Bites and Morsels: Apricot Amaretto Jam

I’m going to go ahead and assume that everyone loves jam. Spread it on toasted bread alone or with butter, use it in a peanut butter and jam sandwich, bake it into cookie bars or if you’re like me, you can eat tiny spoonfuls of it straight out of the jar to satisfy a craving for something fruity or sweet. If you like jam as much as we do in my house, you’ll quickly learn that the really tasty, non-generic jam is decently expensive. So, in part to combat the cost and in part because I love to cook things, I taught myself how to make homemade jam. It’s pretty easy to make so long as you have fresh fruit and a pot large enough to process the jars full of homemade jammy goodness. And once you learn how to make jam, you’ll never need to buy it again. Strawberry jam is a good starter jam if you’ve never canned before but since the season for fresh, local strawberries has probably passed for just about everyone by now, I’ll share a recipe for a small batch of apricot and amaretto jam. Jam recipes often rely on pectin to set or thicken the jam but this recipe does not call for any pectin.

If you have never canned before, it’s wise to learn about the proper procedures for safe canning first. Even though I think I follow safe canning practices, I’d rather not dole out advice on how to safely can food. So, the Ball Jar website is a good resource but a quick Google search will show lots of other reputable options. To get started, you may need to obtain some canning tools. In addition to a large covered pot and the required canning jars, lids and rings, you’ll probably want a canning utensil set to make your canning life a little easier. The expense of starting to can pays for itself quickly once you get hooked on making enough jam for yourself and all of your family and friends.

Also, I happen to like cooking with liquor but if you’re opposed to amaretto, you could leave it out or substitute a touch of real almond extract for the same flavor. Or you could try the jam with vanilla extract instead. Or if you’re not opposed to liquor but just don’t like amaretto, something citrusy like triple sec might be good in this recipe.

Apricot and Amaretto Jam

– Recipe slightly adapted from the Ball Complete Book of Home Preserving

Makes four or five 8-ounce jars

4 cups chopped pitted apricots

4 tablespoons lemon juice

3 cups granulated sugar

1 1/2 tablespoons amaretto (optional)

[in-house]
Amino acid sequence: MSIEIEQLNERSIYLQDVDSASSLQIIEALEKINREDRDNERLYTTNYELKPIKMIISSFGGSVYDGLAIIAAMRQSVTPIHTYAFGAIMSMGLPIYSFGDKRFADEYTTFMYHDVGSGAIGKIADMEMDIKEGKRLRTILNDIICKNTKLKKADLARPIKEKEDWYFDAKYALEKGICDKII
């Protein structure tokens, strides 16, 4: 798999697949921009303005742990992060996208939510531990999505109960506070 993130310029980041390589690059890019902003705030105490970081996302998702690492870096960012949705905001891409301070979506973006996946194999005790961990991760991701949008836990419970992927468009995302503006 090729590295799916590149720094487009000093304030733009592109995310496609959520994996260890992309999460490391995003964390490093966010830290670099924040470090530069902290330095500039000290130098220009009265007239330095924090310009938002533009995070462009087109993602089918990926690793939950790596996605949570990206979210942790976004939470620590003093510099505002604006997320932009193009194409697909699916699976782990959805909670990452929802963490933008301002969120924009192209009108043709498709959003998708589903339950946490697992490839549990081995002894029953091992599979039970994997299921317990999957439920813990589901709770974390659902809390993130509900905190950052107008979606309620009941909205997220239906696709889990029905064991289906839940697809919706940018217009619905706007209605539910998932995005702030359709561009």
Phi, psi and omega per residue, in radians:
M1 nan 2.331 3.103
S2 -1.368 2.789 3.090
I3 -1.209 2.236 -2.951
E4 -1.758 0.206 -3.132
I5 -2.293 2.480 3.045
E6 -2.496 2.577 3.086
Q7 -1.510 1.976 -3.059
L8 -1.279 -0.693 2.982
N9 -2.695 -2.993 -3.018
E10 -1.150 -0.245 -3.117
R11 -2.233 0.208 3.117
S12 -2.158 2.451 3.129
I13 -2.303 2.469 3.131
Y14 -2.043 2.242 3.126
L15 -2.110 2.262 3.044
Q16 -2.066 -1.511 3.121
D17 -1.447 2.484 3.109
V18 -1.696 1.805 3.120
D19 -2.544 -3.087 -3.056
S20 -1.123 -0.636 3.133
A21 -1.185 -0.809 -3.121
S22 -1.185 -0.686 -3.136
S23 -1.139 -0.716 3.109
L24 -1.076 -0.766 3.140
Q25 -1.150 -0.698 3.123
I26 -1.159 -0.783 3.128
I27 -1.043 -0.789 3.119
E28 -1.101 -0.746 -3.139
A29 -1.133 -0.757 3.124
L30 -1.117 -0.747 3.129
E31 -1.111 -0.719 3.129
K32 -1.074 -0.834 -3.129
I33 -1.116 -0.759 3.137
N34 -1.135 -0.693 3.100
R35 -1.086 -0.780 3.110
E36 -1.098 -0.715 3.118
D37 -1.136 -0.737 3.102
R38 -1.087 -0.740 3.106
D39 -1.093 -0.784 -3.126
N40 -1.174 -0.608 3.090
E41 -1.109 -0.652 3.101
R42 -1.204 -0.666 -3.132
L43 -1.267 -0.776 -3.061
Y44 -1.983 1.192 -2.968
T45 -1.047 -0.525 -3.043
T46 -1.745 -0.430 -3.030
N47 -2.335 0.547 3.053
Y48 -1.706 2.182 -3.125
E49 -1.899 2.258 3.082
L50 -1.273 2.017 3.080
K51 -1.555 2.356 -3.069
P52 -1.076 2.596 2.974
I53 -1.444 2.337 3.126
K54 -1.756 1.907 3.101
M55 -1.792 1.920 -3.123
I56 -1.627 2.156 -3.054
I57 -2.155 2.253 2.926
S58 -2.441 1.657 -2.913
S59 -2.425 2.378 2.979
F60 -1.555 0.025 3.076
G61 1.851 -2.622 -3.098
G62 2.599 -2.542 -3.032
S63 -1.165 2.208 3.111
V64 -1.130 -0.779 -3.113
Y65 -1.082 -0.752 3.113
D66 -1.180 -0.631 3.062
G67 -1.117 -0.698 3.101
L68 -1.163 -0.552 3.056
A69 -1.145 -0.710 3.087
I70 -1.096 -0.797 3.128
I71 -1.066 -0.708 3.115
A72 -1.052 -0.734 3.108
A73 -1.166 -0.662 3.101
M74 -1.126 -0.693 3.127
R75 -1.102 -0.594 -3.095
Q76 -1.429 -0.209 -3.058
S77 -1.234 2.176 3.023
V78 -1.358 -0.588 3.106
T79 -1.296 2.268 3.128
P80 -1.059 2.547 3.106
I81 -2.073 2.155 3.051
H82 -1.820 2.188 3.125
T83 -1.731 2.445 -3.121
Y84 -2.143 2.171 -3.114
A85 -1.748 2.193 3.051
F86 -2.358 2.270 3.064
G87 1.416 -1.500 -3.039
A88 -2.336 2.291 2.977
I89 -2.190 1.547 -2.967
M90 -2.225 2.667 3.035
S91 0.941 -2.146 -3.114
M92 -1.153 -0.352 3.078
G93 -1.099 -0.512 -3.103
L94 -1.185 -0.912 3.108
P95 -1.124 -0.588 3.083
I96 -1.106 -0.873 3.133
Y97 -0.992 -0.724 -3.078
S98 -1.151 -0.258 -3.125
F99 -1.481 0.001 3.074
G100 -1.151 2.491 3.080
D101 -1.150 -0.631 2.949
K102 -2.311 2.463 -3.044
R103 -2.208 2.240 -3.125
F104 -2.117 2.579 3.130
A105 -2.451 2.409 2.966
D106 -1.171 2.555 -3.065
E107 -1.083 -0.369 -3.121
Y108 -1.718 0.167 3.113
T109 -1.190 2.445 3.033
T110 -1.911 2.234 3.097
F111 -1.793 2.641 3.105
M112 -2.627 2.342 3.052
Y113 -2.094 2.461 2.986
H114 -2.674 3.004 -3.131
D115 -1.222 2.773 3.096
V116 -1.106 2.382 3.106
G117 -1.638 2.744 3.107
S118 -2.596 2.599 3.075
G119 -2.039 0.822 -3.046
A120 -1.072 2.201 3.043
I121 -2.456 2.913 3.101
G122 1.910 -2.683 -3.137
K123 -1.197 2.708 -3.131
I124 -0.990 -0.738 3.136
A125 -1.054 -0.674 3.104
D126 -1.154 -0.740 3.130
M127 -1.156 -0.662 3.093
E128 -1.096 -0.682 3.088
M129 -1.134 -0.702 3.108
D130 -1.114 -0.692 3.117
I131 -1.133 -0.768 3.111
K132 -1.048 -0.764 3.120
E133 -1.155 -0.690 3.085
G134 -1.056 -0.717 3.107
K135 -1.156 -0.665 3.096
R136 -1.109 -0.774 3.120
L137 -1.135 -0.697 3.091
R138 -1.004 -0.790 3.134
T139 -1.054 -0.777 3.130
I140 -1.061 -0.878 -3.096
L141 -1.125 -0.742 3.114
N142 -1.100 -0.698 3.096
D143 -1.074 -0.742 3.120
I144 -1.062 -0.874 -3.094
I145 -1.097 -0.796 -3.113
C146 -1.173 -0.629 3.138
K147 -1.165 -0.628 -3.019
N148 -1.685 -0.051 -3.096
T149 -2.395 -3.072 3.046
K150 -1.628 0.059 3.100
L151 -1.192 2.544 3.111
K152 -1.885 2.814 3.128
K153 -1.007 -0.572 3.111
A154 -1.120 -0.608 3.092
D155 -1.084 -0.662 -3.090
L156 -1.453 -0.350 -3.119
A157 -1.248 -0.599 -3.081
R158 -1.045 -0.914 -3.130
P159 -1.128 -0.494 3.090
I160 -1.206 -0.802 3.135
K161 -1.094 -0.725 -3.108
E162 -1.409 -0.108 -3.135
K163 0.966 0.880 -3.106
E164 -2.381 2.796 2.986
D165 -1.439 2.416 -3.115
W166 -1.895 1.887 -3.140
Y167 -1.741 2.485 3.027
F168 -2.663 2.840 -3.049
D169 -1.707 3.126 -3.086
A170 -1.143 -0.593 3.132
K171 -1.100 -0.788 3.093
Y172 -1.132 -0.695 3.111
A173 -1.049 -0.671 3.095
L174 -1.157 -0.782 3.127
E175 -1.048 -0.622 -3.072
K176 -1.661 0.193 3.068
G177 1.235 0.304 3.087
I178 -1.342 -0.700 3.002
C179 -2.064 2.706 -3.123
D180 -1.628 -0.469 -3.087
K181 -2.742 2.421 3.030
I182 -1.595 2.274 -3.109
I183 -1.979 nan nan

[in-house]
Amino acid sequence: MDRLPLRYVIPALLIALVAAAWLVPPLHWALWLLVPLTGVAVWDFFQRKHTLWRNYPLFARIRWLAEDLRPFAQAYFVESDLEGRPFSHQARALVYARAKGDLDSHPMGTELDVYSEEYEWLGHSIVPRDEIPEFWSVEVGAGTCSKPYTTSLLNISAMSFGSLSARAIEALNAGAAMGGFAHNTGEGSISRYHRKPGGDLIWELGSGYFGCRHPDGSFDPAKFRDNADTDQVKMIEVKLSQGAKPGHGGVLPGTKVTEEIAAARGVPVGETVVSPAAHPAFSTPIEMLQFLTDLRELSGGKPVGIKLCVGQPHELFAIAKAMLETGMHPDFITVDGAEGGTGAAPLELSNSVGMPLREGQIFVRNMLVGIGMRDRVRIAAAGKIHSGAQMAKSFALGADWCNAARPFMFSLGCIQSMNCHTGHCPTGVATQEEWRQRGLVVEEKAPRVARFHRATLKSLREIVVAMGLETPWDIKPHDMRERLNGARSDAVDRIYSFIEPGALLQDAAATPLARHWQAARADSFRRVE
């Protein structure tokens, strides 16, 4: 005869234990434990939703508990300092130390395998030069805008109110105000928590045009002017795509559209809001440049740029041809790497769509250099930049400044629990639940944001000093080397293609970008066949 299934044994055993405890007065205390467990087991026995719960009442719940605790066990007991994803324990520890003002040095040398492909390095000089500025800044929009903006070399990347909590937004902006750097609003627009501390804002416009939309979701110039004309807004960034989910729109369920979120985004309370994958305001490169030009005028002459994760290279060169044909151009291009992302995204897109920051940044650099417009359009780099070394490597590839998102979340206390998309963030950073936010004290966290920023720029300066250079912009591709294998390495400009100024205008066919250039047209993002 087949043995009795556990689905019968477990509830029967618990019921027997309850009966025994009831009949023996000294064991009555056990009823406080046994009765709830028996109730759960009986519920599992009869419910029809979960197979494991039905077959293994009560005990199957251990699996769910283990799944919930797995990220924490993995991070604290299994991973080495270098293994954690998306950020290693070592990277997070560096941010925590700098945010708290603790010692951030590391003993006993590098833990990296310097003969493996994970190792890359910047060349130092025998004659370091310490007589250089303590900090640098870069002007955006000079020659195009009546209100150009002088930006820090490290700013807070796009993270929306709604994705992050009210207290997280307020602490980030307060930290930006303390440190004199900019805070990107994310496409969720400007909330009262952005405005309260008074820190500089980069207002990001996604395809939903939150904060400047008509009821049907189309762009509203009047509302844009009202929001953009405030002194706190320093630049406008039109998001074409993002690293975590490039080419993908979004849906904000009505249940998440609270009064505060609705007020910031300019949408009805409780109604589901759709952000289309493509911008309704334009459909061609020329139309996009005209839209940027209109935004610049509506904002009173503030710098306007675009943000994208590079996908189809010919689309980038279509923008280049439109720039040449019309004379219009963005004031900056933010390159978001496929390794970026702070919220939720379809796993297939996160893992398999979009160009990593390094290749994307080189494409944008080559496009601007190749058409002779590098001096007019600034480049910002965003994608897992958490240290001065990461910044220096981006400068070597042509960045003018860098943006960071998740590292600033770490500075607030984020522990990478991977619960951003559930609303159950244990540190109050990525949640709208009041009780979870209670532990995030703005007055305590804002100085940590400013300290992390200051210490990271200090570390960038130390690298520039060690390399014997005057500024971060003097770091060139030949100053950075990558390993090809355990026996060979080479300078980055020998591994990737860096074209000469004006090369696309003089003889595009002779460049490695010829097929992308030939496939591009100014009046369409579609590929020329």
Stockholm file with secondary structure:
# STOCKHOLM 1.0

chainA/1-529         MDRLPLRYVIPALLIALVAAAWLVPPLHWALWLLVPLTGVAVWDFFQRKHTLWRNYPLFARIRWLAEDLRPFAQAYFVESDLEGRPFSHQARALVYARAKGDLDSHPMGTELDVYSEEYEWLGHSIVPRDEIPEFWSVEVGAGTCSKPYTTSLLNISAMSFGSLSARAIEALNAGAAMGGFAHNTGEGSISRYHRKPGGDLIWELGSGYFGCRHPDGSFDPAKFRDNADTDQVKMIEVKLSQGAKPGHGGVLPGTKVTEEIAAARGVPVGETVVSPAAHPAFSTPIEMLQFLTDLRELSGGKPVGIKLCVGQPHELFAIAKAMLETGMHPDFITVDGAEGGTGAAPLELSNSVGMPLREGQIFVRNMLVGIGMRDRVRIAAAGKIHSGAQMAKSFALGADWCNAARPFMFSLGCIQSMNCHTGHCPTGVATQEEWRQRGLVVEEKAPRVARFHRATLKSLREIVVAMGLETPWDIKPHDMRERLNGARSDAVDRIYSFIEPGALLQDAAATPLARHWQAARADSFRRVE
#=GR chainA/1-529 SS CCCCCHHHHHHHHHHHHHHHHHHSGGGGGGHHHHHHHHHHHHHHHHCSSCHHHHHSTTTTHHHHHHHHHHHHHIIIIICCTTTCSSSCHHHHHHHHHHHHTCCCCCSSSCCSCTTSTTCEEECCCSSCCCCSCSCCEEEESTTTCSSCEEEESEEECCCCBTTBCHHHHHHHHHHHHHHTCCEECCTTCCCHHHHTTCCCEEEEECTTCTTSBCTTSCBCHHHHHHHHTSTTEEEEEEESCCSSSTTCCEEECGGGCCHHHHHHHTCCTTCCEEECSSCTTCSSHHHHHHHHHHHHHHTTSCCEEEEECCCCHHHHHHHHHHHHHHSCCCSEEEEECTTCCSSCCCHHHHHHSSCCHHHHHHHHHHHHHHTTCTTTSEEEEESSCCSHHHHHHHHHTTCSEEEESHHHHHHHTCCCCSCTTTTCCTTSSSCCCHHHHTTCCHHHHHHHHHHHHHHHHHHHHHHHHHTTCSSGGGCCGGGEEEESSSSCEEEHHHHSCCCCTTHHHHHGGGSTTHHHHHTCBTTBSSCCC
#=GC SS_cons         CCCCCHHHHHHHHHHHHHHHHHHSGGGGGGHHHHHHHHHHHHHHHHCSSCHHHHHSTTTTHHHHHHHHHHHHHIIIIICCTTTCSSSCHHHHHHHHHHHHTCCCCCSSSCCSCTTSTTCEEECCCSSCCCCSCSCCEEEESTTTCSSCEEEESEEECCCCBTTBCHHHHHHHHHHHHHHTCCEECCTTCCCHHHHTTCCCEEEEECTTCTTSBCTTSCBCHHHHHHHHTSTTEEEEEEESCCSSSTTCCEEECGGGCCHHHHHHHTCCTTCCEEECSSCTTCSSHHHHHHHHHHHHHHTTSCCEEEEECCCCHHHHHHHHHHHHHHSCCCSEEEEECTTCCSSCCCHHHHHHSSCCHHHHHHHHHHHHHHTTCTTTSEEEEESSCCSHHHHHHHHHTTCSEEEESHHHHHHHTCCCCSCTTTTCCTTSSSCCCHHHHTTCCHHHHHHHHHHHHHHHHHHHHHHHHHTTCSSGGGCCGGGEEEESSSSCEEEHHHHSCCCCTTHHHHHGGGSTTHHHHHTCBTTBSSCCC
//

1. Prepare canning pot, jar and lids. (Refer to the Ball Jar Getting Started page for details.)

2. In a large stainless steel pot, mix together apricots, lemon juice, sugar and amaretto. Bring to a boil over medium heat and stir constantly to dissolve the sugar.

3. Boil while stirring often until the mixture thickens (this took me about 15-20 minutes). Remove from heat and test gel. (The gel stage is defined on the Ball Jar website as “the point at which a soft spread becomes a full gel. The gelling point is 220°F (104°C), or 8°F (4°C) above the boiling point of water.” An easy way to test it is to drop a dollop of jam on an ice cold plate. If the jam runs, it has not yet reached the gel stage.)

4. If gel stage has been reached, skim off foam.

5. Ladle hot jam into hot jars, leaving 1/4 inch of headspace. Remove air bubbles and adjust headspace, if necessary, by adding more hot jam. Wipe rim and center lid on jar. Screw jar band down until resistance is met, then tighten it with your fingertips.

6. Place jars in canning pot, making sure that the tops of the jars are all completely covered with water. Cover pot, bring to a boil and process jars for 10 minutes. Start the 10 minute count when the water reaches a rolling boil. Remove canning pot lid after the 10 minutes of boiling and leave jars in water for 5 minutes. Remove jars, cool and store for up to one year. (Again, check the Ball guide for details about cooling and storage.)

About the contributor:

Melissa McKelvey shares her recipes and adverntures on her website, The Boastful Baker. She also writes the Bites and Morsels column here on Indie Fixx, which appears bimonthly on Mondays. Read more about her on the contributors’ page.